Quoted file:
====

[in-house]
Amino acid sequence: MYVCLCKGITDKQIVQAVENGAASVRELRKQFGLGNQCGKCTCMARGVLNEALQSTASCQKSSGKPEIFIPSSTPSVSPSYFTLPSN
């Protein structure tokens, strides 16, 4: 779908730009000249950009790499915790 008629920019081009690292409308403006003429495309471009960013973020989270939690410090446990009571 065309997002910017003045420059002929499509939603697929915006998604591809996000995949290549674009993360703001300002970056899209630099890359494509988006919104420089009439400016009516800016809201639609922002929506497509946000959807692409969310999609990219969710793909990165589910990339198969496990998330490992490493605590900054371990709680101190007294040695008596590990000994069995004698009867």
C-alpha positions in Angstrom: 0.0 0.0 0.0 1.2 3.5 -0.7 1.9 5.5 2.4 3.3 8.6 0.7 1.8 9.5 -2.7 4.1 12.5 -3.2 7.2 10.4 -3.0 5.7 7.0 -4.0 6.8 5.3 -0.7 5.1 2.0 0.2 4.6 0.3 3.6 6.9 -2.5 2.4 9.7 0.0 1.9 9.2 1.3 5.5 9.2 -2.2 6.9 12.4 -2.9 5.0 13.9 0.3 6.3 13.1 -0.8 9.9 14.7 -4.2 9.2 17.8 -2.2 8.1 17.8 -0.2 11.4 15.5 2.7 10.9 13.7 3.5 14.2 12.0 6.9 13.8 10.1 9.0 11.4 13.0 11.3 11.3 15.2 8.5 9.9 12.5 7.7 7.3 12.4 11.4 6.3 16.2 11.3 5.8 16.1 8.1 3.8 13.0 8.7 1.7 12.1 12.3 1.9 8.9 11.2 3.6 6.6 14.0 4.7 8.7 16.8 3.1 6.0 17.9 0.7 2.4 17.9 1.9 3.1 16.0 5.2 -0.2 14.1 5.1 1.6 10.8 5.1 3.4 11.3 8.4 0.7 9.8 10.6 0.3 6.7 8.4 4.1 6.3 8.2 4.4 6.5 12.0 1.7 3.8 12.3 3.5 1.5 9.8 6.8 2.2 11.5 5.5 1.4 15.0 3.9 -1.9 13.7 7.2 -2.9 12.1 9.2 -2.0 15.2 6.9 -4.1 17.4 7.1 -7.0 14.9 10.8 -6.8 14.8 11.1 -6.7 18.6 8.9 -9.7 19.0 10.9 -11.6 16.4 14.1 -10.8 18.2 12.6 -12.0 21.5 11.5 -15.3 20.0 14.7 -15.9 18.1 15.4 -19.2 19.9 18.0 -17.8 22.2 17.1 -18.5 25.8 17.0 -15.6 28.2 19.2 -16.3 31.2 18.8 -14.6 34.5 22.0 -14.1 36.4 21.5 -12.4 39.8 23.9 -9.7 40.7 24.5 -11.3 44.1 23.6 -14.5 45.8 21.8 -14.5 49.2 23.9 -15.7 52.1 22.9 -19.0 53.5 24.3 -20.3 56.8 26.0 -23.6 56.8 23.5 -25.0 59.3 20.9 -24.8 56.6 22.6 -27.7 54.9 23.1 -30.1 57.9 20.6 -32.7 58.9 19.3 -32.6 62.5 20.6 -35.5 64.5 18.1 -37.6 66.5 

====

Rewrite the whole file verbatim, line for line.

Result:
[in-house]
Amino acid sequence: MYVCLCKGITDKQIVQAVENGAASVRELRKQFGLGNQCGKCTCMARGVLNEALQSTASCQKSSGKPEIFIPSSTPSVSPSYFTLPSN
């Protein structure tokens, strides 16, 4: 779908730009000249950009790499915790 008629920019081009690292409308403006003429495309471009960013973020989270939690410090446990009571 065309997002910017003045420059002929499509939603697929915006998604591809996000995949290549674009993360703001300002970056899209630099890359494509988006919104420089009439400016009516800016809201639609922002929506497509946000959807692409969310999609990219969710793909990165589910990339198969496990998330490992490493605590900054371990709680101190007294040695008596590990000994069995004698009867």
C-alpha positions in Angstrom: 0.0 0.0 0.0 1.2 3.5 -0.7 1.9 5.5 2.4 3.3 8.6 0.7 1.8 9.5 -2.7 4.1 12.5 -3.2 7.2 10.4 -3.0 5.7 7.0 -4.0 6.8 5.3 -0.7 5.1 2.0 0.2 4.6 0.3 3.6 6.9 -2.5 2.4 9.7 0.0 1.9 9.2 1.3 5.5 9.2 -2.2 6.9 12.4 -2.9 5.0 13.9 0.3 6.3 13.1 -0.8 9.9 14.7 -4.2 9.2 17.8 -2.2 8.1 17.8 -0.2 11.4 15.5 2.7 10.9 13.7 3.5 14.2 12.0 6.9 13.8 10.1 9.0 11.4 13.0 11.3 11.3 15.2 8.5 9.9 12.5 7.7 7.3 12.4 11.4 6.3 16.2 11.3 5.8 16.1 8.1 3.8 13.0 8.7 1.7 12.1 12.3 1.9 8.9 11.2 3.6 6.6 14.0 4.7 8.7 16.8 3.1 6.0 17.9 0.7 2.4 17.9 1.9 3.1 16.0 5.2 -0.2 14.1 5.1 1.6 10.8 5.1 3.4 11.3 8.4 0.7 9.8 10.6 0.3 6.7 8.4 4.1 6.3 8.2 4.4 6.5 12.0 1.7 3.8 12.3 3.5 1.5 9.8 6.8 2.2 11.5 5.5 1.4 15.0 3.9 -1.9 13.7 7.2 -2.9 12.1 9.2 -2.0 15.2 6.9 -4.1 17.4 7.1 -7.0 14.9 10.8 -6.8 14.8 11.1 -6.7 18.6 8.9 -9.7 19.0 10.9 -11.6 16.4 14.1 -10.8 18.2 12.6 -12.0 21.5 11.5 -15.3 20.0 14.7 -15.9 18.1 15.4 -19.2 19.9 18.0 -17.8 22.2 17.1 -18.5 25.8 17.0 -15.6 28.2 19.2 -16.3 31.2 18.8 -14.6 34.5 22.0 -14.1 36.4 21.5 -12.4 39.8 23.9 -9.7 40.7 24.5 -11.3 44.1 23.6 -14.5 45.8 21.8 -14.5 49.2 23.9 -15.7 52.1 22.9 -19.0 53.5 24.3 -20.3 56.8 26.0 -23.6 56.8 23.5 -25.0 59.3 20.9 -24.8 56.6 22.6 -27.7 54.9 23.1 -30.1 57.9 20.6 -32.7 58.9 19.3 -32.6 62.5 20.6 -35.5 64.5 18.1 -37.6 66.5 